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$4 Gas Mandate a Poor Idea

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Thomas Friedman thinks the federal government should mandate $4.00 a gallon gas. Why? Because now that we’ve pretty much reached that price point, people are finally changing their habits, driving less and buying smaller cars. Friedman wants to make sure we don’t go back to our gas-guzzling ways.

For many years raising gas taxes to spur conservation has been popular among certain theorists. The plan would almost certainly work but is it fair and should the federal government be playing such games with the economy?

Friedman wants the government to raise taxes every time gas prices drop below $4. He would offset the tax hit on consumers by lowering payroll taxes for those making less than $80,000. O.k. Fine. But if we already feel obliged to question whether or not oil companies are manipulating gas prices for profiteering reasons, just wait for the price mandate. What oil company would ever choose to sell their gasoline for less than $4 a gallon when doing so would give them absolutely no competitive advantage?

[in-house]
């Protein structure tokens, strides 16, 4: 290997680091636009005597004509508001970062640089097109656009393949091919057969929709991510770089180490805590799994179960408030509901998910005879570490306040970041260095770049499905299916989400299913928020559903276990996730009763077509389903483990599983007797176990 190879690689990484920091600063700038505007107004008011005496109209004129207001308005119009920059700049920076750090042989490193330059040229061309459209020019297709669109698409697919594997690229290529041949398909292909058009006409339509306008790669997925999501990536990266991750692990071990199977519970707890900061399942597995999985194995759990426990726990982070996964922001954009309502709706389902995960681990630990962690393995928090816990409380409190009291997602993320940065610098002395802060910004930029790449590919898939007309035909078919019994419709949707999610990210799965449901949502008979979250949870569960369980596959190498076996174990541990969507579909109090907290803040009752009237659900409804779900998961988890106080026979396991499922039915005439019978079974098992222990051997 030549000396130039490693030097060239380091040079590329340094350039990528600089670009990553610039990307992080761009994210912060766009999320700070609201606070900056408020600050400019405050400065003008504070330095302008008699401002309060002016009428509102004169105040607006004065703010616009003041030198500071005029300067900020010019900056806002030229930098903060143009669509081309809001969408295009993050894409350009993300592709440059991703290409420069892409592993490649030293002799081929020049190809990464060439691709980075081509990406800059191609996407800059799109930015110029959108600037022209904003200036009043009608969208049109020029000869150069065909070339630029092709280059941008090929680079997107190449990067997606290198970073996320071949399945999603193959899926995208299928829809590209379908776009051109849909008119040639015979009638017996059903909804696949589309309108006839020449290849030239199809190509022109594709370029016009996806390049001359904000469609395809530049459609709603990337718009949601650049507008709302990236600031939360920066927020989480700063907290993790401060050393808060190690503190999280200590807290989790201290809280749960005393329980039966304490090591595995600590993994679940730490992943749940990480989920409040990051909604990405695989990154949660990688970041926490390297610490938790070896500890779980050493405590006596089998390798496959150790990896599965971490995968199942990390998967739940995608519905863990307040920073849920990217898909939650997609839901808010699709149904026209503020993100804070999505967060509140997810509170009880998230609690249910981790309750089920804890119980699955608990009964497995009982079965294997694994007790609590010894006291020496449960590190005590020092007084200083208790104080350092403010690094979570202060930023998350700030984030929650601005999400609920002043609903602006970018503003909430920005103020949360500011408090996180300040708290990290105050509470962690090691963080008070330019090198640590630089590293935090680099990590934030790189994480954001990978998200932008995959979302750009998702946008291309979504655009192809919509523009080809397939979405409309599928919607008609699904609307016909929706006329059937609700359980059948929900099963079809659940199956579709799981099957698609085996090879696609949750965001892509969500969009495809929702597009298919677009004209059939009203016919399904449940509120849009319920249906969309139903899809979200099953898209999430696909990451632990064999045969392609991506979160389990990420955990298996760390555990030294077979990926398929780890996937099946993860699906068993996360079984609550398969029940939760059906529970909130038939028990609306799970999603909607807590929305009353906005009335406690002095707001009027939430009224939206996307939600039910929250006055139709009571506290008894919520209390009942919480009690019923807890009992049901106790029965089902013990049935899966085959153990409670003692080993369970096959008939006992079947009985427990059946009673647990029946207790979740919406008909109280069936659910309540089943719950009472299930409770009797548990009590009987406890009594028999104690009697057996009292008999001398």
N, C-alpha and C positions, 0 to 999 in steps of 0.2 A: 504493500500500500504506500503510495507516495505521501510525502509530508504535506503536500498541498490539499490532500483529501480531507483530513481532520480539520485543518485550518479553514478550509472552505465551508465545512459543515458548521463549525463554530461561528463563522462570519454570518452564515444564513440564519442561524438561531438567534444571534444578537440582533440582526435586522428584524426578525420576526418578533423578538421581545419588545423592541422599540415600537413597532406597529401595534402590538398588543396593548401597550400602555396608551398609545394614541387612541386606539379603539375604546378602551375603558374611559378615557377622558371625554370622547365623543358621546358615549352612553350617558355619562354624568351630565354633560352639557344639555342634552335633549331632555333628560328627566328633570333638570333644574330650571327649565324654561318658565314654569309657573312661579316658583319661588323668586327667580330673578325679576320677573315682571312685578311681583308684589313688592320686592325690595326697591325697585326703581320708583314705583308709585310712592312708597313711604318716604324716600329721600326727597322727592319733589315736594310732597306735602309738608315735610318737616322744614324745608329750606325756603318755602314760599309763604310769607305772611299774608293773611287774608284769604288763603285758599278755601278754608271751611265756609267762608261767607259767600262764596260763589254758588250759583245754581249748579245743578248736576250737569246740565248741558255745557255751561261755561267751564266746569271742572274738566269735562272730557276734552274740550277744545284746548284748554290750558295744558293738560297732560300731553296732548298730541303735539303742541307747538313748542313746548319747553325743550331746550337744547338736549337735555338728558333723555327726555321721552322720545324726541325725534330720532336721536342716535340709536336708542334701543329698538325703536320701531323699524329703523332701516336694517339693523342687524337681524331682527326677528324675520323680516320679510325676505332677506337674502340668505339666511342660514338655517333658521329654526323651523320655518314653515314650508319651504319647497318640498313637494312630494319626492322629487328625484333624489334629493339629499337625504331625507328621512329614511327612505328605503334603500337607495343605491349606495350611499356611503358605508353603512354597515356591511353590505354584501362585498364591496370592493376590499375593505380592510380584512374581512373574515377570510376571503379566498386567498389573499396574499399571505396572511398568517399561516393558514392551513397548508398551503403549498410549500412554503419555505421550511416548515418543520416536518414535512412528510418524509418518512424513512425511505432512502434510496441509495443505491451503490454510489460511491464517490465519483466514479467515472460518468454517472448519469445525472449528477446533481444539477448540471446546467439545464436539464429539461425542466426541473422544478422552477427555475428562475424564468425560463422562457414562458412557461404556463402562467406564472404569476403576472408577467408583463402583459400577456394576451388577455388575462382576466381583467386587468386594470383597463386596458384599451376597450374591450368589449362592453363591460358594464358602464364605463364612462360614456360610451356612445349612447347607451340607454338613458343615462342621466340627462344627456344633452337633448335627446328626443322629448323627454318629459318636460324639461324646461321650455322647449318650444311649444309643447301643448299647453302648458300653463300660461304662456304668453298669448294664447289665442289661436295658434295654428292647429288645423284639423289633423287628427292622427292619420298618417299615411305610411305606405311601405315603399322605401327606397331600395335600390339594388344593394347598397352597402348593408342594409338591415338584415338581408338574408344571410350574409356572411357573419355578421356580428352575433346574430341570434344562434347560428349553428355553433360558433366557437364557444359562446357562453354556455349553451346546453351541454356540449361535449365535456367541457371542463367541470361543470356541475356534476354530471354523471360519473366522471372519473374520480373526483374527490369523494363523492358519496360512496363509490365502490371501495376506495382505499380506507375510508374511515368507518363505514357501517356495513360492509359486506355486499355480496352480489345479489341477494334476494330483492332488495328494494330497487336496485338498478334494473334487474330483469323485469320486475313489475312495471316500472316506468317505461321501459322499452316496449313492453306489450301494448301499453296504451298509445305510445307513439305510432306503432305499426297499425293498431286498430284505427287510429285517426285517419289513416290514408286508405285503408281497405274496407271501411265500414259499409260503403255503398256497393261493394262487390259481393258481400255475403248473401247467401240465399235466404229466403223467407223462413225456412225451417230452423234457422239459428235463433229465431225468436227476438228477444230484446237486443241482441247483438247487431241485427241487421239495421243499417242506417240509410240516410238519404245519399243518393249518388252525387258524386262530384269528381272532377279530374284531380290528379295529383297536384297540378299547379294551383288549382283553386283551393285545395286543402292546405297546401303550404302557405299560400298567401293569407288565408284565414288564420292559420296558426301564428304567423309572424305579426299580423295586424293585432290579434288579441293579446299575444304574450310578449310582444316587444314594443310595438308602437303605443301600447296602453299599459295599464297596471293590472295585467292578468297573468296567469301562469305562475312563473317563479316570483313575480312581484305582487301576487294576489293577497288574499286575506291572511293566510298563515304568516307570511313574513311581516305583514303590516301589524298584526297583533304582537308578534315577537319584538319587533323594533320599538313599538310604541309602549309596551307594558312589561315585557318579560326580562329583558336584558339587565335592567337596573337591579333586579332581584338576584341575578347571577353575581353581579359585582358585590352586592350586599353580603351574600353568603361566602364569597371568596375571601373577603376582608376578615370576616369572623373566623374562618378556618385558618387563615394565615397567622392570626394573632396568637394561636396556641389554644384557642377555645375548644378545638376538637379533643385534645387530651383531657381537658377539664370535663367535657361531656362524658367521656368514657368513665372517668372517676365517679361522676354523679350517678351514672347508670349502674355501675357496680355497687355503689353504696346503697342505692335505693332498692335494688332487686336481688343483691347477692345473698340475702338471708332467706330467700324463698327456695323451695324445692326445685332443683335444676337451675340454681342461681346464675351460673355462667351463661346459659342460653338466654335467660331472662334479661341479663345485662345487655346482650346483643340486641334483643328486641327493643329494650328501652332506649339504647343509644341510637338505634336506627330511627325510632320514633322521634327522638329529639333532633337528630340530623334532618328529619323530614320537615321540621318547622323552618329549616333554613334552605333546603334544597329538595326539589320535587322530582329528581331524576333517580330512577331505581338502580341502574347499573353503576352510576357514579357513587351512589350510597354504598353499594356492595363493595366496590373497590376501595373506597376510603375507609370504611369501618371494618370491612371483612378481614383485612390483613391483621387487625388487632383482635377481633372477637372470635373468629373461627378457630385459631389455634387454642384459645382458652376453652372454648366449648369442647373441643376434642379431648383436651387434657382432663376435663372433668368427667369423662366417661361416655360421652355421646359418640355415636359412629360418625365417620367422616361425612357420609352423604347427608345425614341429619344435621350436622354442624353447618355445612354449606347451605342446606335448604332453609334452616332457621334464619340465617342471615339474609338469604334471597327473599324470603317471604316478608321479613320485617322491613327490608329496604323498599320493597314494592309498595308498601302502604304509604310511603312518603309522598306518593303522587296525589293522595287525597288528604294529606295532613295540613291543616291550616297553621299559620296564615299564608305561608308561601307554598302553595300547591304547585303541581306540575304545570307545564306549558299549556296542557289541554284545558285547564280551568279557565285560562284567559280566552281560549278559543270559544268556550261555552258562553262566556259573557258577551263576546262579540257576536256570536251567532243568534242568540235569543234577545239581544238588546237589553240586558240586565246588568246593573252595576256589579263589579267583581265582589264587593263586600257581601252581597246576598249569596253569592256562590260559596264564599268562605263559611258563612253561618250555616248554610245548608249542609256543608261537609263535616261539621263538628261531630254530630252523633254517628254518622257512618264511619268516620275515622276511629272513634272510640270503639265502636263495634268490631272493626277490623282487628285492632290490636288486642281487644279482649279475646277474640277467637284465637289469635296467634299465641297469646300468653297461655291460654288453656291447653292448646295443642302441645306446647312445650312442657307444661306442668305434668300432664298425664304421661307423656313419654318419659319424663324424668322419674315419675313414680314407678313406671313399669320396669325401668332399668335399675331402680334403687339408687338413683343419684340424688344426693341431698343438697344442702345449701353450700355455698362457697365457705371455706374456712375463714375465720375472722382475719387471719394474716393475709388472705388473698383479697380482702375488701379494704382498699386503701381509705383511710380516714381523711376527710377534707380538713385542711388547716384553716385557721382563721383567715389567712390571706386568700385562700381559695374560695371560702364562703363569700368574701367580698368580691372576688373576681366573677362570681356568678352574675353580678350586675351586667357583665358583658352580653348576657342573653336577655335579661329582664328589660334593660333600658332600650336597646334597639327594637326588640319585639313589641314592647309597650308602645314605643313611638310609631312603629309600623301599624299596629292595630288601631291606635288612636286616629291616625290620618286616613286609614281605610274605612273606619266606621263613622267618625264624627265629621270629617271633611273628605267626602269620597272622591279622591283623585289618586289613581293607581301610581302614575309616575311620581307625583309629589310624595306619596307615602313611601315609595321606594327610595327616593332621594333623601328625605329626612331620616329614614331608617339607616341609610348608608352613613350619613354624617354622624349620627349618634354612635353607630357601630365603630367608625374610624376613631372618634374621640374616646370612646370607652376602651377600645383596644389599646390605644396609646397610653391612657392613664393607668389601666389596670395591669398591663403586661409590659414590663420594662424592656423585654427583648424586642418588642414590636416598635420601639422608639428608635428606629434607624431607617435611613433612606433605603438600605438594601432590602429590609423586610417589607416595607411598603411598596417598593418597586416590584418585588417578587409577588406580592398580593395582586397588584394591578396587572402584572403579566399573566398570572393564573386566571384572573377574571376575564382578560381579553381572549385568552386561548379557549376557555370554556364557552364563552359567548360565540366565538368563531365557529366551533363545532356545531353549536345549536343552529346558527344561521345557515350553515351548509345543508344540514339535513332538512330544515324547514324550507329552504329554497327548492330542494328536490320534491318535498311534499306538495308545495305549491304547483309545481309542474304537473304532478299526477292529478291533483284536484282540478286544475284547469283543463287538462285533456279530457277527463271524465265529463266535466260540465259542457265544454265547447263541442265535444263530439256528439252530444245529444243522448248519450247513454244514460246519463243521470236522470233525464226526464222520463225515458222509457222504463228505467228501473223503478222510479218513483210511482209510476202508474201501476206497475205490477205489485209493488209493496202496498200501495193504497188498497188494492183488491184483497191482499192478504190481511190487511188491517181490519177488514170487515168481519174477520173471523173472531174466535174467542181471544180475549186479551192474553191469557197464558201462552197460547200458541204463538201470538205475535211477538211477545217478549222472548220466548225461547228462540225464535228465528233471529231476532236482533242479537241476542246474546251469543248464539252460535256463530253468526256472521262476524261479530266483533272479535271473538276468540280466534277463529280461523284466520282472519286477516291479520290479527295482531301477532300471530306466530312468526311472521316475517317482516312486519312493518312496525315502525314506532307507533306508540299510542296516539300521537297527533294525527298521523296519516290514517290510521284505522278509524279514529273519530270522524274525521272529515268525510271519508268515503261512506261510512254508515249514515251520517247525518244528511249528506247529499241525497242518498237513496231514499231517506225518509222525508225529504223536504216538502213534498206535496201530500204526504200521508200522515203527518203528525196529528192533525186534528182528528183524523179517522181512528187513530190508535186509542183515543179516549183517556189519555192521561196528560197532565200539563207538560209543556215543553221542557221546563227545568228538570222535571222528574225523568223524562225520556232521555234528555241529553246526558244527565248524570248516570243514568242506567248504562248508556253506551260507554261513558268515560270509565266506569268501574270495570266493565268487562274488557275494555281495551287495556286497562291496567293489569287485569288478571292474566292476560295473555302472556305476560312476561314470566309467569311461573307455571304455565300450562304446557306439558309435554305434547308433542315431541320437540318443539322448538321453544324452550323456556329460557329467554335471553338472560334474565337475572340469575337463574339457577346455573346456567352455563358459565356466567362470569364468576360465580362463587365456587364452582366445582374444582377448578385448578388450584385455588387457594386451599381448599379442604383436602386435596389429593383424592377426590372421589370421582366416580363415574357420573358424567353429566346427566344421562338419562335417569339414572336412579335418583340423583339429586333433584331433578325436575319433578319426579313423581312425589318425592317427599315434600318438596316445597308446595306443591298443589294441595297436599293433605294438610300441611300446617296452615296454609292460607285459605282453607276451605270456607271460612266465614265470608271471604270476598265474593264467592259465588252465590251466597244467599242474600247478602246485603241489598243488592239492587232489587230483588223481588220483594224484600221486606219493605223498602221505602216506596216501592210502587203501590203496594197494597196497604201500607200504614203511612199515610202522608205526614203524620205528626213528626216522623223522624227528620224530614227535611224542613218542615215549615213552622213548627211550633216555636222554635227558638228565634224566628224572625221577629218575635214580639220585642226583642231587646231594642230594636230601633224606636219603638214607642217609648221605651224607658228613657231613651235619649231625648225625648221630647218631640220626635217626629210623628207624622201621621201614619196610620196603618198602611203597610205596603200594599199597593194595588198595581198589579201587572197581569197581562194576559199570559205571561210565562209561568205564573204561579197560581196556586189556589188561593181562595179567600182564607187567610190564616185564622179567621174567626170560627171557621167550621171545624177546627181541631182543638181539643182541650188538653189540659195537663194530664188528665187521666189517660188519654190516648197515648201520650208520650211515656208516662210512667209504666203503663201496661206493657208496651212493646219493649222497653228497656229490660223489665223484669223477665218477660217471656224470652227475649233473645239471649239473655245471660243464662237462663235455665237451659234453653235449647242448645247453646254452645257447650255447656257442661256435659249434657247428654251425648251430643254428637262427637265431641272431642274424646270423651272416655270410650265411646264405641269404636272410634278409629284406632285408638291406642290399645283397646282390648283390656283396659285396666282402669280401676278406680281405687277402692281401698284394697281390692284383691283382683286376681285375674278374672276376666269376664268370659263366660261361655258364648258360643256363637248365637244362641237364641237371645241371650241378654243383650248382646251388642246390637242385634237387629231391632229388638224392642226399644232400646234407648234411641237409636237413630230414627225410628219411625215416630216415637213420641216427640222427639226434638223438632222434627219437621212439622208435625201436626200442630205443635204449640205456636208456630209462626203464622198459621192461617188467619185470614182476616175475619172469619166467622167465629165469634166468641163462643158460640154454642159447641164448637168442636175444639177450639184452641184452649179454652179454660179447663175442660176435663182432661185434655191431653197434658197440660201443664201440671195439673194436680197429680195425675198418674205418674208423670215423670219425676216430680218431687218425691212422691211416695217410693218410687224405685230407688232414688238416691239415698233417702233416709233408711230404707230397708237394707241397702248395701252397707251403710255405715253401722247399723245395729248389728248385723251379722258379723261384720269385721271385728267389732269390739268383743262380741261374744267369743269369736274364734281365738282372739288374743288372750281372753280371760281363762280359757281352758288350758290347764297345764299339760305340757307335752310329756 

A mandated price would be a boon to big oil’s pocketbooks while decreasing incentives those companies have for finding new fossil fuel reserves and developing cost-saving measures or alternative fuels. While encouraging Americans to own more fuel efficient cars is certainly a good thing, the law of unintended consequences makes government price mandates a less than desirable option.

Of course, this debate may be moot. High gas prices could very well be here to stay, at least long enough to significantly change American car buying and driving habits. At this point, we’d be better off letting the free market work its magic and spur innovation rather than trying to use the heavy hand of government to force an outcome that could be riddled with negatives.